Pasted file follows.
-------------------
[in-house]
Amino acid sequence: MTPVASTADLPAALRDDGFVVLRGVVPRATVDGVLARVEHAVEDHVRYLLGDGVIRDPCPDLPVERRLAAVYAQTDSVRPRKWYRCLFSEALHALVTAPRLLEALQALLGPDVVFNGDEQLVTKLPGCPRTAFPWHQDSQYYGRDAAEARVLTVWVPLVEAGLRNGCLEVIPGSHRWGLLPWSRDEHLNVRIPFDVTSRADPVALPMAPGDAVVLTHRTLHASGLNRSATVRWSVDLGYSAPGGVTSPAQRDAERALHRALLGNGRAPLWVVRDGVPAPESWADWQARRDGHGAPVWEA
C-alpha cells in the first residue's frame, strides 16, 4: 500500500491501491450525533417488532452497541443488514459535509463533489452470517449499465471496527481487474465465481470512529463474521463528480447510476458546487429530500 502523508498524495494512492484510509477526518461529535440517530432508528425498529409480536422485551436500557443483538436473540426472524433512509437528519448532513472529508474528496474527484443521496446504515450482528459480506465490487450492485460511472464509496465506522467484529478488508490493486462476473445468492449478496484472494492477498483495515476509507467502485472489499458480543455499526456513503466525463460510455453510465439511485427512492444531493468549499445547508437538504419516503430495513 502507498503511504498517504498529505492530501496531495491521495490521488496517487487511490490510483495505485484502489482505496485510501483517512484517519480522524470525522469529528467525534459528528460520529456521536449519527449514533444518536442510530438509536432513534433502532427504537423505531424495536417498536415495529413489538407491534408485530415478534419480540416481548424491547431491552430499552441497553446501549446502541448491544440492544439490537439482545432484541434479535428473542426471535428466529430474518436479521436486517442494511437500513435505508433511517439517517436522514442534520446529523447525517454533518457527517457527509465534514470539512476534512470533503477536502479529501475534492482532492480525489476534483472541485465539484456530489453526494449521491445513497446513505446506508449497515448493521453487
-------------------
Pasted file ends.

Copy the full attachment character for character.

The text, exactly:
[in-house]
Amino acid sequence: MTPVASTADLPAALRDDGFVVLRGVVPRATVDGVLARVEHAVEDHVRYLLGDGVIRDPCPDLPVERRLAAVYAQTDSVRPRKWYRCLFSEALHALVTAPRLLEALQALLGPDVVFNGDEQLVTKLPGCPRTAFPWHQDSQYYGRDAAEARVLTVWVPLVEAGLRNGCLEVIPGSHRWGLLPWSRDEHLNVRIPFDVTSRADPVALPMAPGDAVVLTHRTLHASGLNRSATVRWSVDLGYSAPGGVTSPAQRDAERALHRALLGNGRAPLWVVRDGVPAPESWADWQARRDGHGAPVWEA
C-alpha cells in the first residue's frame, strides 16, 4: 500500500491501491450525533417488532452497541443488514459535509463533489452470517449499465471496527481487474465465481470512529463474521463528480447510476458546487429530500 502523508498524495494512492484510509477526518461529535440517530432508528425498529409480536422485551436500557443483538436473540426472524433512509437528519448532513472529508474528496474527484443521496446504515450482528459480506465490487450492485460511472464509496465506522467484529478488508490493486462476473445468492449478496484472494492477498483495515476509507467502485472489499458480543455499526456513503466525463460510455453510465439511485427512492444531493468549499445547508437538504419516503430495513 502507498503511504498517504498529505492530501496531495491521495490521488496517487487511490490510483495505485484502489482505496485510501483517512484517519480522524470525522469529528467525534459528528460520529456521536449519527449514533444518536442510530438509536432513534433502532427504537423505531424495536417498536415495529413489538407491534408485530415478534419480540416481548424491547431491552430499552441497553446501549446502541448491544440492544439490537439482545432484541434479535428473542426471535428466529430474518436479521436486517442494511437500513435505508433511517439517517436522514442534520446529523447525517454533518457527517457527509465534514470539512476534512470533503477536502479529501475534492482532492480525489476534483472541485465539484456530489453526494449521491445513497446513505446506508449497515448493521453487